Producers: Eric Newman and Bryan Unkeless Director: Henry Joost and Ariel Schulman Screenplay: Mattson Tomlin Cast: Jamie Foxx, Joseph Gordon-Levitt, Dominique Fishback, Rodrigo Santoro, Colson Baker, Allen Maldonado, Amy Landecker, Courtney B. Vance, Kyanna Simpson, Andrene Ward-Hammond, Casey Neistat, Tait Fletcher, Yoshi Sudarso, Jazzy De Lisser and Rose Bianco Distributor: Netflix
Though the script is basically cobbled together from scores of comic books and other movies (most obviously “Limitless” from 2011), this Netflix release from the directing team of Henry Joost and Ariel Schulman (“Catfish”) has enough well-choreographed action—along with a strong cast—to make it a watchable diversion, even if the final confrontation is pretty rote.
The sci-fi concept driving the plot is that a futuristic pill, looking rather like a glistening cold tablet, that, once twisted and swallowed, gives the user some special power for five minutes. What it might be depends on the consumer—each person apparently has his own superpower waiting to be unleashed, whether it be super-strength, super-speed, a penchant for instant camouflaging, or turning into a human fireball. The possibilities are limitless, as Bradley Cooper might observe. (Curiously enough, the same idea drove the recent animated kidflick “SamSam.”)
There is, however, a catch. Instead of giving the user a superpower, the pill just might kill him instantly (in one case, a guy simply explodes)—so prospective consumers might have second thoughts. (The comparison to taking any drug, legal or not, is clear.)
As the movie opens, a major cog in the distribution of the product, a sleazy sort called Biggie (Rodrigo Santoro), offers free samples to any array of New Orleans drug dealers, including Newt (Colson Baker). Newt enlists his cousin Robin (Dominique Fishback), a teen who hopes to become a successful rapper, as one of his salespeople; she’s essentially a good kid, but needs money to pay for an operation for her sick mother (Andrene Ward-Hammond), no less. She also supplies pills to Frank Shaver (Joseph Gordon-Levitt), a cop who uses them, against the rules of his captain (Courtney P. Vance), to make himself virtually bulletproof in order to stand a chance against the super-powered freaks wreaking havoc in the city. In turn, he feels protective toward her.
Simultaneously another fellow shows up to do battle with Biggie’s ring. He’s Art (Jamie Foxx), also known as The Major, an ex-soldier whose mission, as it happens, is a very personal one. He first has a fiery confrontation with Newt, which in turn leads him to track down Robin and force her to help him in his search for Biggie. It’s at the latter’s club, where he’s hosting a sales pitch for a South American buyer in which a young woman (Jazzy De Lisser) turns to ice when she takes a dose (the expected allusion to “Frozen” is not overlooked), that Art and Frank first encounter one another, and after some initial trepidation on both sides they join forces.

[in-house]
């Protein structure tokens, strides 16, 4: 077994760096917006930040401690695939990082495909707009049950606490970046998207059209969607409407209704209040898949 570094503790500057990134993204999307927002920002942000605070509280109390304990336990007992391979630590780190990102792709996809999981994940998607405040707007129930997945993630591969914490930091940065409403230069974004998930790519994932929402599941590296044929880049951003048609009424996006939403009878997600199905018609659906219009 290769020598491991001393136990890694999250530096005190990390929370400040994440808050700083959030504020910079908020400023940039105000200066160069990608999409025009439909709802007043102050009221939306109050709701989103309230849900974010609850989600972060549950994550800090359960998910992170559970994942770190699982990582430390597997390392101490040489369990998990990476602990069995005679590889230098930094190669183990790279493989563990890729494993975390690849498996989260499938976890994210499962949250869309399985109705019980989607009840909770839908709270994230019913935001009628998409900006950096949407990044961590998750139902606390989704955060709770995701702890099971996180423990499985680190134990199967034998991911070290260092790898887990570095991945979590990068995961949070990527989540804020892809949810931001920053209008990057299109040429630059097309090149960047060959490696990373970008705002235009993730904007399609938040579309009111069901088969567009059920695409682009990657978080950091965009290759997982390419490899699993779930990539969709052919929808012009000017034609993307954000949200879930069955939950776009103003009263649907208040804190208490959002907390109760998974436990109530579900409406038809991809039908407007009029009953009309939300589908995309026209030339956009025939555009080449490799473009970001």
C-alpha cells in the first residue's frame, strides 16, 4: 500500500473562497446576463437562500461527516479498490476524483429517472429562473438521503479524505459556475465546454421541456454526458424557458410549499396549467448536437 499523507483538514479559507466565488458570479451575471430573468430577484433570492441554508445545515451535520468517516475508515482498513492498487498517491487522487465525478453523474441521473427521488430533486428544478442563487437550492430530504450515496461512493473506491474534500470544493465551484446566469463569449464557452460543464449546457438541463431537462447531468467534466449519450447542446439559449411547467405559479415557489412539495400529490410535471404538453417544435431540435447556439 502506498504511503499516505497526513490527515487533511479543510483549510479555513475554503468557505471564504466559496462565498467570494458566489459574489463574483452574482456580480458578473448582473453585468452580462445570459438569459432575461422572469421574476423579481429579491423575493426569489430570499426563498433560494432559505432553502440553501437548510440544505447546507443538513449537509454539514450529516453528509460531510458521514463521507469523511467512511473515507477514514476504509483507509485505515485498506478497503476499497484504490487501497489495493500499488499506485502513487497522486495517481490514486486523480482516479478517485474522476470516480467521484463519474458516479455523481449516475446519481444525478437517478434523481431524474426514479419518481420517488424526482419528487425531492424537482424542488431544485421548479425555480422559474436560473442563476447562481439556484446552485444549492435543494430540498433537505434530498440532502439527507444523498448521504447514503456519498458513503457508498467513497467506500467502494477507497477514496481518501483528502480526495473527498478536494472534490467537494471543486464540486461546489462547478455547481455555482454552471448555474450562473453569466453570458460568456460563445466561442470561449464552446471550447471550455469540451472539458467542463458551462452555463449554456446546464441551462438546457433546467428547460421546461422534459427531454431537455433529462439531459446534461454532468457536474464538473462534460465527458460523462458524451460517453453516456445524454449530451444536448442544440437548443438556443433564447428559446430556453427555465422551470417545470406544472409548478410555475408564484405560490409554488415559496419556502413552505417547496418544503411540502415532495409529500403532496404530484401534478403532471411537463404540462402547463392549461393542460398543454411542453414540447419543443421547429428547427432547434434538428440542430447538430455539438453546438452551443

That leads to their big confrontation aboard a huge cargo ship with the scheme’s ultimate villain, Dr. Gardner (Amy Landecker), the mad scientist of the piece, who as it happens is holding someone precious to Art as a hostage, explaining the motive behind his desperation. Of course, Robin is integral to helping them succeed in overcoming a small army of defenders, most carrying pills that endow them with imposing powers too.
“Project Power” cleverly creates a trio of heroes representing different viewer favorites—the mysterious outsider, the tough rogue cop and the spunky kid—thus guaranteeing appeal to various segments of the audience. And it casts them well, with Foxx bringing his natural likability, along with surprisingly convincing brawn, to Art, and Gordon-Levitt the smoldering intensity he’s been honing as an alternative to his more familiar comic loopiness to Frank. They’re joined to good effect by Fishback, who did fine work in “The Hate U Know” and here makes Robin instantly ingratiating, if never really credible. But then the whole movie is a highly derivative lark that has no resemblance to real life but does manage to be fantasy fun.
The rest of the cast is pretty functional, and some (like Vance and Landecker) are underused, but for the most part Joost and Schulman get solid work from them. The craft contributions—Michael Simmonds’ cinematography, Naomi Shohan’s production design, and Jeff McEvoy’s editing—are all first-rate, even if, as is usual, some of the action scenes are too hectically shot and cut to make what’s going on entirely clear. On the other hand, the visual effects supervised by Ivan Moran and other special effects overseen by Yves Debono are excellent, as is the stunt work. Nor does the music by Joseph Trapanese and rapper Chika grate as much as one might expect.
“Project Power” leaves room for a sequel at the close. In this case it may not be an urgent necessity, but neither is it an unwelcome threat.